Neurological Manifestations of Scrub Typhus.Curr Neurol Neurosci Rep. 2022 08; 22(8):491-498.CN
PURPOSE OF REVIEW
The occurrence of cases of scrub typhus is on the rise in South Asian and Southeast Asian countries. The present review discusses neurological complications following scrub typhus to appraise clinicians practicing in endemic regions about considering this treatable disease in the differential diagnosis of acute febrile illnesses, especially when accompanied with clinical neurological features.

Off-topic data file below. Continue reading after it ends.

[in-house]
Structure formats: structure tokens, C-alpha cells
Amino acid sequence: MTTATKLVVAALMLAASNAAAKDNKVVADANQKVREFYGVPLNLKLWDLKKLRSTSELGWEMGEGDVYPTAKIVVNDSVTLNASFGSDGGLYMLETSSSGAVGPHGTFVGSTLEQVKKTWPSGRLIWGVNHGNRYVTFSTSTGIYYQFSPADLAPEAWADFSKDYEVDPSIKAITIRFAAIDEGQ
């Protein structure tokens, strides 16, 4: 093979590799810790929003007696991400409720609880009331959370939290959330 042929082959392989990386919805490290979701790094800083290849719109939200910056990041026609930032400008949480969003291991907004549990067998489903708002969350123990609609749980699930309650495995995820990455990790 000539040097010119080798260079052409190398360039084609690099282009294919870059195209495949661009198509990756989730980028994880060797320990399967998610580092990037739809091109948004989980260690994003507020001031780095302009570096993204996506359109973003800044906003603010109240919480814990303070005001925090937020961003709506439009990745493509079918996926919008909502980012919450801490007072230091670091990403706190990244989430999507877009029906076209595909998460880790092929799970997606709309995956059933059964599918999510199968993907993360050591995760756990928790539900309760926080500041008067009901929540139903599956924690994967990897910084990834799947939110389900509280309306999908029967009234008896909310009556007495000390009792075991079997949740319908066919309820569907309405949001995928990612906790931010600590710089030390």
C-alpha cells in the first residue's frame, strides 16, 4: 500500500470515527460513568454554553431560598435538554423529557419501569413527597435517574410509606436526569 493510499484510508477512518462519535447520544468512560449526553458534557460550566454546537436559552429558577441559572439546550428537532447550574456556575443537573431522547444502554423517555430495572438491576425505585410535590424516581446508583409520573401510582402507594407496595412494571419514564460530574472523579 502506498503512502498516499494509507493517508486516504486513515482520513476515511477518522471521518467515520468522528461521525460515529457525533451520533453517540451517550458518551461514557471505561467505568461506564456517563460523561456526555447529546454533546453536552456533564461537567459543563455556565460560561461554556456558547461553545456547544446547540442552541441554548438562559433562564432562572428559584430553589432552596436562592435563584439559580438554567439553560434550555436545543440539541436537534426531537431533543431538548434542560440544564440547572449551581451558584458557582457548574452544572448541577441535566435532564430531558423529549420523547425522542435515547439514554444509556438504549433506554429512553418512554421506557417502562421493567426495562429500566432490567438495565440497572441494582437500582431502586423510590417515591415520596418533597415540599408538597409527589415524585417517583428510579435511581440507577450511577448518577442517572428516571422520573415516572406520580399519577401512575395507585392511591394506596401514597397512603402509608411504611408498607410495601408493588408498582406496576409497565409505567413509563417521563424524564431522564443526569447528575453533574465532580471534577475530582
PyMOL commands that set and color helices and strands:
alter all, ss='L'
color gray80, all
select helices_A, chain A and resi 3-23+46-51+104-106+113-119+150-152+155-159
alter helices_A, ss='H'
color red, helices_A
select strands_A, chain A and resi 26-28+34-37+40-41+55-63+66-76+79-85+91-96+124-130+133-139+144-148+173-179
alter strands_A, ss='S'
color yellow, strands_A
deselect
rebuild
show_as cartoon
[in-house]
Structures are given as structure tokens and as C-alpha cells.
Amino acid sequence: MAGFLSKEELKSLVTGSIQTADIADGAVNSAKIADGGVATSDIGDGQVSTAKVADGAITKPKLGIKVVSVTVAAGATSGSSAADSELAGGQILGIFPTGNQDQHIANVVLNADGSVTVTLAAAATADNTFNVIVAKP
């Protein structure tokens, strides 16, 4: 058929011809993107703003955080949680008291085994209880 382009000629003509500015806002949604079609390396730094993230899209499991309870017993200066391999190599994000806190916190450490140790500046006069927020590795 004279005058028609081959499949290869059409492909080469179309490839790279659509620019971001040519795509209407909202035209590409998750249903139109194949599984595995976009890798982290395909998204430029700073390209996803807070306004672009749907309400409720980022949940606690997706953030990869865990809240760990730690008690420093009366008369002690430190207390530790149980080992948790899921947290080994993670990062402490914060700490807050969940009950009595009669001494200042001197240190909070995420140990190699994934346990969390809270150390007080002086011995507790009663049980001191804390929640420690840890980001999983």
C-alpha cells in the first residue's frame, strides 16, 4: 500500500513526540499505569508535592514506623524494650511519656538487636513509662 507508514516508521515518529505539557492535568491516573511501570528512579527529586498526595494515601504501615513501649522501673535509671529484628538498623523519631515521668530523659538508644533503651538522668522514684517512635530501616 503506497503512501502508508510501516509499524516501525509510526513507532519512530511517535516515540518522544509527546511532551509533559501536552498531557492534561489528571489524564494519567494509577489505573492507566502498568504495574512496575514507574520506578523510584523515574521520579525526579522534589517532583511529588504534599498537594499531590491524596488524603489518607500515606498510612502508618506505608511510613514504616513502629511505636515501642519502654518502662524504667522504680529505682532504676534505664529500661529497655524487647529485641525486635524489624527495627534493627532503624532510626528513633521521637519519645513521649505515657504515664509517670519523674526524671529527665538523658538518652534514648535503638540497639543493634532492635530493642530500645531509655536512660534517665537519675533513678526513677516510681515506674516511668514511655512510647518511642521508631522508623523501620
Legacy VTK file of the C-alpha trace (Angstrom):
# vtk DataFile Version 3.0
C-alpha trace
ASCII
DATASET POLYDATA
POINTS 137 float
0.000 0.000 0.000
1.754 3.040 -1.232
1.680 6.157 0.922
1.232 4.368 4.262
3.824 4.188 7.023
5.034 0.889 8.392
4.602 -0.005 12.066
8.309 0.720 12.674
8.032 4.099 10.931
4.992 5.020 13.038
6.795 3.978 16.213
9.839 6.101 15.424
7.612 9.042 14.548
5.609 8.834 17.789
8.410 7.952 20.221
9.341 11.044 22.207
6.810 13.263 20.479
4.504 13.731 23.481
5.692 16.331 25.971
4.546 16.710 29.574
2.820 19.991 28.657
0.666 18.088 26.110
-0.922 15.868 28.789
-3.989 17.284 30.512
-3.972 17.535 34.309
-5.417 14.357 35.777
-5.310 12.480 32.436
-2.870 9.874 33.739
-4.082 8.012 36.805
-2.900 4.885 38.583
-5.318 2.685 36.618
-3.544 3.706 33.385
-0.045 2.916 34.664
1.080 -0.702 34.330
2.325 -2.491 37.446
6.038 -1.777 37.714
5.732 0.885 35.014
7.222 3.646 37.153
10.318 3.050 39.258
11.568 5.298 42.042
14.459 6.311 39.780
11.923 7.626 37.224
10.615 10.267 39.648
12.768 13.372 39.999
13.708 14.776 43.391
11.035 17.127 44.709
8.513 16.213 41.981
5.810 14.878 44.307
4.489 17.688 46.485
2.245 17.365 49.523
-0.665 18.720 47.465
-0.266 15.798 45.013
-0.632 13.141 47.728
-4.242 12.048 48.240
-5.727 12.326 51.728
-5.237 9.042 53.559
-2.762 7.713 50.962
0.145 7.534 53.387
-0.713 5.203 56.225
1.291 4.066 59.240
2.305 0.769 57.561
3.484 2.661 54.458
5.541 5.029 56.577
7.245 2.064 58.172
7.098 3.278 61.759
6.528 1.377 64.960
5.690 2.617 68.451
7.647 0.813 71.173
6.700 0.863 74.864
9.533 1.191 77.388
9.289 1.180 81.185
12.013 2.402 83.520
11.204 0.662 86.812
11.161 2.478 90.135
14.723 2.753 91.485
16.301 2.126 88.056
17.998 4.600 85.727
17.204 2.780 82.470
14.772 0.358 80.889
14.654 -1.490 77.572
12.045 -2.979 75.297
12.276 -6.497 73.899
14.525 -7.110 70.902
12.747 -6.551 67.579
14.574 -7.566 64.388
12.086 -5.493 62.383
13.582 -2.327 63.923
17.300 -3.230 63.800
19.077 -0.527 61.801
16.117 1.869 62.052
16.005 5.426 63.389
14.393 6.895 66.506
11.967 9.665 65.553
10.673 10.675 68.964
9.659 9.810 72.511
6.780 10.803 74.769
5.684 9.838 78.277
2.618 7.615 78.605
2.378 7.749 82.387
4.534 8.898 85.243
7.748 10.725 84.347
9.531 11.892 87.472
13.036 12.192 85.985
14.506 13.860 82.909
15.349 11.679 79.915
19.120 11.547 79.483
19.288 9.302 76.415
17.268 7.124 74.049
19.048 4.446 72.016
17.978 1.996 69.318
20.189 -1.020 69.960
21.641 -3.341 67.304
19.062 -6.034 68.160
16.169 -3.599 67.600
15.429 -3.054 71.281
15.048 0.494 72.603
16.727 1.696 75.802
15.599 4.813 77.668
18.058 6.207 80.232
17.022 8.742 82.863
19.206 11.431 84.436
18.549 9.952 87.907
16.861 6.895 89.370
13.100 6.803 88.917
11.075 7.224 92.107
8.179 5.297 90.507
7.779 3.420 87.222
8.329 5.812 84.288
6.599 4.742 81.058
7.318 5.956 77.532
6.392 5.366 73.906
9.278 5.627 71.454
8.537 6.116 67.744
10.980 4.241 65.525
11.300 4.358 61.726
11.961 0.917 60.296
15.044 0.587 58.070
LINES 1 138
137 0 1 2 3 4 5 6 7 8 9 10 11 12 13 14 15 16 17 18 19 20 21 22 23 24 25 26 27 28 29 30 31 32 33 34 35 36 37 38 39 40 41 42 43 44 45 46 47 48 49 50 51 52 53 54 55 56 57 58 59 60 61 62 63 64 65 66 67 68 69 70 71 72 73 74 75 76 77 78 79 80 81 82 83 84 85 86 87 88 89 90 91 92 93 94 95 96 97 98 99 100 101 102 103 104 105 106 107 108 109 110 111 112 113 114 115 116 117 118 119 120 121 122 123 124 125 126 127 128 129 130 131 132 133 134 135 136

While the association of aseptic meningitis, encephalitis, and meningoencephalitis with scrub typhus is well known, more recently described neurological syndromes associated with scrub typhus include acute disseminated encephalomyelitis, various cranial nerve palsies, cerebellitis, cerebrovascular diseases including cerebral venous sinus thrombosis, transverse myelitis, longitudinally extensive transverse myelitis, Guillain-Barré syndrome, opsoclonus-myoclonus syndrome, parkinsonism, and many more. Early diagnosis is key to successful treatment. While diagnostic confirmation is generally made by the detection of IgM antibody by either ELISA or indirect fluorescent antibody tests, conventional PCR using 56 kDa gene (cPCR) and loop-mediated isothermal amplification assay (LAMP assay), as well as a newly introduced metagenomic next-generation sequencing (mNGS), are currently available for detection of Orientia tsutsugamushi infection in clinically suspected cases. Scrub typhus is an acute febrile illness caused by Orientia tsutsugamushi. The cutaneous hallmark of the disease is the "eschar." Scrub typhus results in multisystem involvement. Neurological compromise is present in about 20% of scrub typhus patients and affects both the central nervous system and the peripheral nervous system. The postulated underlying mechanisms include direct invasion of the organism, a vasculitis-like process, or an immune-mediated injury. Diagnosis of scrub typhus is confirmed by detection of O. tsutsugamushi IgM antibody in serum. Awareness among clinicians regarding the varied presentations of this disease is very important in order to reduce morbidity and mortality. Co-infection with dengue and/or chickungunya viruses may occur in endemic regions. The history of an acute febrile illness preceding the neurological illness is crucial. A very careful search for the eschar is essential; however, the absence of the skin lesion cannot exclude the diagnosis of scrub typhus. Neurological manifestations mostly respond to doxycycline therapy.